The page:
Described herein are methods and tools for accurately identifying and/or distinguishing biological samples containing genetic material, e.g., cell lines, tissue samples, blood samples, and the like. The methods are based, at least in part, on statistical analysis of genetic data, e.g., SNP genotype calls. When applied to particular sample datasets, e.g., a particular group of genetic samples, the methods described herein permit the identification of a relatively small set of SNPs that can be used as a powerful tool for identifying and/or distinguishing samples containing genetic material. The methods described herein permit the identification of sets of SNPs that are far more useful for distinguishing biological samples than much larger sets of randomly selected SNPs that are commonly used for genetic analysis. Because the number of SNPs required for genetic analysis is relatively small when using SNPs selected as described herein, the genetic analysis is very cost effective, particularly when compared to analysis that uses many hundreds or thousands of randomly selected SNPs, most of which are essentially useless for identification and discrimination of samples.

The methods described herein for selecting SNPs are particularly powerful because they can be used to select a set (panel) of SNPs that are tailored to the type of samples being analyzed. In many cases the actual SNPs selected will depend on the samples one wishes to analyze (e.g., whether the samples are from normal tissue or tumor tissue, the characteristics of the population of individuals from which the samples are obtained). For example, the methods described herein can be used to identify a set of SNPs that are useful for discriminating among the various cell types in the NCI60 cell lines. The methods described herein can also be used to identify a set of SNPs that are useful for discriminating among many thousands of cancer tumor samples. It is possible that the sets of SNPs selected in these two cases will not completely overlap. Indeed, there might be little overlap. In the methods described herein, actual analysis of the samples to be analyzed (or a subset of the actual samples to be analyzed) is used to determine which SNPs should be used for discrimination and identification of samples. This is as opposed to many other techniques, which rely on a priori selection methods.

Because the number of SNPs used in a SNP panel identified as described herein is relatively small, analysis of a genetic sample at each of the SNPs in a panel produces a result that can be thought of as a genetic barcode that identifies the biological sample. The barcode itself is series of genotypes at the SNPs in the panel, e.g., homozygous T at SNP 1, homozygous G at SNP 2, heterozygous A/T at SNP 3, etc. This genetic bar code can be compared to other genetic barcodes stored in a database. Each stored (or reference) genetic barcode is generated by analysis of an associated genetic sample. The genetic barcode (SNP genotype pattern) generated from a test genetic sample can be compared to the reference barcodes in order to identify a reference genetic barcode that exactly matches (or nearly matches) the test barcode. The test sample is very likely to be identical to (or genetically very closely related to) the genetic sample associated with matching barcode. Of course, the degree of confidence in the determination can depend on the SNPs analyzed and the number of SNPs analyzed. For SNPs of equal ability to discriminate among genetic samples, the larger number of SNPs analyzed, the great the confidence that a perfect match between two SNP panels means that the associated genetic samples are identical.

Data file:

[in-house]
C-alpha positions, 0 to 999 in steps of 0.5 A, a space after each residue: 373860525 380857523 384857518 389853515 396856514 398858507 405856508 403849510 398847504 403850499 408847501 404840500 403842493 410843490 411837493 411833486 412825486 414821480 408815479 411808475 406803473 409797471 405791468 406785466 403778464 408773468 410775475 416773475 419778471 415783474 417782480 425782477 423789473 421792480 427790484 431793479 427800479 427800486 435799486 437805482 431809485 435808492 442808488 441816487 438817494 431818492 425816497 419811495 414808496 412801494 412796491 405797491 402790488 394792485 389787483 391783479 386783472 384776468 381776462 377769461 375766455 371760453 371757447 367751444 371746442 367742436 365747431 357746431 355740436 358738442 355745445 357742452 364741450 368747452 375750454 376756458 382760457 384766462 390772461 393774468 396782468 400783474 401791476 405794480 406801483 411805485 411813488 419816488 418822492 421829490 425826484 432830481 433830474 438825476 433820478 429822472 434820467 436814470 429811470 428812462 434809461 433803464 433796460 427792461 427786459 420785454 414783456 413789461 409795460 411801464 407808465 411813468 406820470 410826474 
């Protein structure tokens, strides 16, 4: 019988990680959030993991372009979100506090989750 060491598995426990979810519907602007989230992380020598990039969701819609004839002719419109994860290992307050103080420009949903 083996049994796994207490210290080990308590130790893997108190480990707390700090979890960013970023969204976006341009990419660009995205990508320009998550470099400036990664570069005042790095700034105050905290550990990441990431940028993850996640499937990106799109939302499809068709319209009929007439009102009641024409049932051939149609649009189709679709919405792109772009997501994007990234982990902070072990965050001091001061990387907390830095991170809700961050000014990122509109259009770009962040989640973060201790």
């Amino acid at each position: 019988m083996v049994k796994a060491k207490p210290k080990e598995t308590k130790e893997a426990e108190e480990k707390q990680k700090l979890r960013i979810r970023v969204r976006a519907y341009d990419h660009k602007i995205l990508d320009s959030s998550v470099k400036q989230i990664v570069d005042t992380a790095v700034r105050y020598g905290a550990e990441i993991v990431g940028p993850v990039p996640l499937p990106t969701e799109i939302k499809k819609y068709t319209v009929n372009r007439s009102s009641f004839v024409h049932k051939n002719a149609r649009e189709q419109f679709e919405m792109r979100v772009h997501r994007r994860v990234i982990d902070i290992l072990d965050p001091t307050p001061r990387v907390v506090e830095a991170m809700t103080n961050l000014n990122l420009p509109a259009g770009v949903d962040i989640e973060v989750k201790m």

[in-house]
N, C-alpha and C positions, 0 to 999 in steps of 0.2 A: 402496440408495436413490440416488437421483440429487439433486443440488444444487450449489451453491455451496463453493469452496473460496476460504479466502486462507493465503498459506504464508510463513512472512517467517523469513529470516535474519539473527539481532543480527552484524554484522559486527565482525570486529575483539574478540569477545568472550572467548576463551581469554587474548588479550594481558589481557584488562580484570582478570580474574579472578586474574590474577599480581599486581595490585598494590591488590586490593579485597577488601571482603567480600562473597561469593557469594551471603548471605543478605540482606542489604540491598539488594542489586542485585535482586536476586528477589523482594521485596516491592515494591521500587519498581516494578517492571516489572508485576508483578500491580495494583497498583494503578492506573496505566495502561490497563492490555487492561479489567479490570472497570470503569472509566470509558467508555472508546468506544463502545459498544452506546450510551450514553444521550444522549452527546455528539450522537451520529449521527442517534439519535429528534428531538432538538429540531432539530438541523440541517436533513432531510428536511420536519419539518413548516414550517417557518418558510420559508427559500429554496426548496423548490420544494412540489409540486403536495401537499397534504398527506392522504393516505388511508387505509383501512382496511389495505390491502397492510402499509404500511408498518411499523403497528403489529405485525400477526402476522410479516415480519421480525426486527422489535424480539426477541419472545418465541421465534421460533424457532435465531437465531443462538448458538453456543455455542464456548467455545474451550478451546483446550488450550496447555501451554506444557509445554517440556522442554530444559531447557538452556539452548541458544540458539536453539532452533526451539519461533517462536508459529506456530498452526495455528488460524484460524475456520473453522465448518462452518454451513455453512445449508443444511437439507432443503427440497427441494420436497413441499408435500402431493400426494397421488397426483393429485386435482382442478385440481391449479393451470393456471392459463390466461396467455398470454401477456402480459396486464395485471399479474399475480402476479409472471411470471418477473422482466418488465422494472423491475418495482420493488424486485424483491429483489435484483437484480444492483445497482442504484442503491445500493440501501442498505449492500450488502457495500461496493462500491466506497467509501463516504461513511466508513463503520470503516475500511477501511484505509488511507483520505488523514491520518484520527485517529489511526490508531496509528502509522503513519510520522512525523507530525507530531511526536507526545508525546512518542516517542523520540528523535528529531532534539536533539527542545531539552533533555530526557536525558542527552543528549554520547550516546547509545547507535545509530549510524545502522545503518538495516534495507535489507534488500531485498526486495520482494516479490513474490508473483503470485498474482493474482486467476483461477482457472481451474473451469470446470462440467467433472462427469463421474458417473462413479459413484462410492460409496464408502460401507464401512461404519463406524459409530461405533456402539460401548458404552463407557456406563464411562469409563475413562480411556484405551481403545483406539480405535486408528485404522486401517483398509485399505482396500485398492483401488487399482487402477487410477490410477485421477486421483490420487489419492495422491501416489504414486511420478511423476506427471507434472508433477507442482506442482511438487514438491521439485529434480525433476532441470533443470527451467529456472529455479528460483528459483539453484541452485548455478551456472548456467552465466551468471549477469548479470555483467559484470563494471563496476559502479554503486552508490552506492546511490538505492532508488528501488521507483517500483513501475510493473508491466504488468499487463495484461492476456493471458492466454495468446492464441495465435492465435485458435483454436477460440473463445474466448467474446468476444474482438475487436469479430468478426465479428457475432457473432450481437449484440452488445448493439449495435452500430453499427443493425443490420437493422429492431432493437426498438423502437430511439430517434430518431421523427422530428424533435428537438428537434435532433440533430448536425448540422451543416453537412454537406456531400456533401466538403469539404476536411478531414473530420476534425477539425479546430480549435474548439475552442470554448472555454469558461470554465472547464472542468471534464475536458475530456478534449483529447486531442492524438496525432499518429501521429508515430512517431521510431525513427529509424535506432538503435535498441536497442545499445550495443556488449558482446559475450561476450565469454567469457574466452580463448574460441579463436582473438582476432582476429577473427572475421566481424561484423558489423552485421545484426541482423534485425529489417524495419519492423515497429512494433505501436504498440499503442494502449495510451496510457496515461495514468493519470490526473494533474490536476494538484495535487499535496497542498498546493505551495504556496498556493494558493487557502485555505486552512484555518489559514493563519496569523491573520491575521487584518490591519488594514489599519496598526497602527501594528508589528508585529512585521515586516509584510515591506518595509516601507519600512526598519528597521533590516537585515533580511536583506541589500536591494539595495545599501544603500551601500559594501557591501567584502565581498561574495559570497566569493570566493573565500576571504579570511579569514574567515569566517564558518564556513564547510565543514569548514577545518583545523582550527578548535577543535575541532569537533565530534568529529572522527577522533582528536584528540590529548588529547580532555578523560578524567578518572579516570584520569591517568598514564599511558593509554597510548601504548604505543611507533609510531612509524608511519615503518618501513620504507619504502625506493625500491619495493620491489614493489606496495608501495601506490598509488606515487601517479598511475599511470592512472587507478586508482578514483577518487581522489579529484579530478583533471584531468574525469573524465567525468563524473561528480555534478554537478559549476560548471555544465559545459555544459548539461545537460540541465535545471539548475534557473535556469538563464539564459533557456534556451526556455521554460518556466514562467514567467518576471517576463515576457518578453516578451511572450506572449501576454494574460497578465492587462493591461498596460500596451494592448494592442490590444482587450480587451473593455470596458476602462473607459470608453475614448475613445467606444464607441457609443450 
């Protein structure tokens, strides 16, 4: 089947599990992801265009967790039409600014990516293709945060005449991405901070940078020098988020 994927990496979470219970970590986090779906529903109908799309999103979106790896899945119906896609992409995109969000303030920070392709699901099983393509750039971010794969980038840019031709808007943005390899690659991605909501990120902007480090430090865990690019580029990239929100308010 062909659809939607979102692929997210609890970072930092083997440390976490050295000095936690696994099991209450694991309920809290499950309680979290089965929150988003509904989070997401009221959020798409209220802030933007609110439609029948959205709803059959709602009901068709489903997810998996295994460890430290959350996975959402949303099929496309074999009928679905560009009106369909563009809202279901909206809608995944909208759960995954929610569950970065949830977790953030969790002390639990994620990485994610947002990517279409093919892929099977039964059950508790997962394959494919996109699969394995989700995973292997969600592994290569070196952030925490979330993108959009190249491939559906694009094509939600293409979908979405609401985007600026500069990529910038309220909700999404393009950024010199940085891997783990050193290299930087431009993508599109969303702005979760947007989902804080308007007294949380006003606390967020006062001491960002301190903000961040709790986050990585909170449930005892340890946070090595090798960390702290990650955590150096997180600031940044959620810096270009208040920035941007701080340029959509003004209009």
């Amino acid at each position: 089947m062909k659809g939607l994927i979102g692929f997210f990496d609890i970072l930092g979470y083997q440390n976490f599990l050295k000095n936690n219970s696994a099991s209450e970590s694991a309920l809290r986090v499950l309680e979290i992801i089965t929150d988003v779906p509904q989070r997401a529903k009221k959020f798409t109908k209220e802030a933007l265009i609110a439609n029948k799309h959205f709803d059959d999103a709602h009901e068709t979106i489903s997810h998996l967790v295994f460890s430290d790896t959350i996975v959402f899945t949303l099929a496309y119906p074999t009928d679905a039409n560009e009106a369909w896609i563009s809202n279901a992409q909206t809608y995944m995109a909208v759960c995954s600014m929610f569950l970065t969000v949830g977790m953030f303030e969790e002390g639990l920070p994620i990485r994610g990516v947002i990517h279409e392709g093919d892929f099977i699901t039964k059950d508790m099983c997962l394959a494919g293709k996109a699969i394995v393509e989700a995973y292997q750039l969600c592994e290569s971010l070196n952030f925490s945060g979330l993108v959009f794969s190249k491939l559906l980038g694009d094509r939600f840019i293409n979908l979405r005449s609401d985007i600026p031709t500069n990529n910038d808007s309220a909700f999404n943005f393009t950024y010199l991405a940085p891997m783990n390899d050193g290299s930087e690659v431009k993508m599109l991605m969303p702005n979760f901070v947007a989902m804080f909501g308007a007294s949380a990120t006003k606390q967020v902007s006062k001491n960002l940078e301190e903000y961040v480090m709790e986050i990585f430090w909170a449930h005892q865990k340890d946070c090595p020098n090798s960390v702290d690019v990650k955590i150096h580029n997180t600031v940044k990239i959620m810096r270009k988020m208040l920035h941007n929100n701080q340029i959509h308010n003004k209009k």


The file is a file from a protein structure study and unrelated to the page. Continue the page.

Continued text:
As noted above, the precise SNP panel used can vary from one application to another. Moreover, the number of SNPs in the panel can vary depending one the degree of confidence needed in the sample identification. For example, a first panel could be used to distinguish among NCI60 cell lines with a given degree of confidence. A second, larger panel could be used to distinguish among NCI60 cell lines with a far higher degree of confidence. The second panel could contain all of the SNPs in the first panel as well as additional SNPs. A different panel might be used to distinguish among samples in a collection of patient tissue samples, e.g., a collection of patient tissue samples used in a particular drug screening program.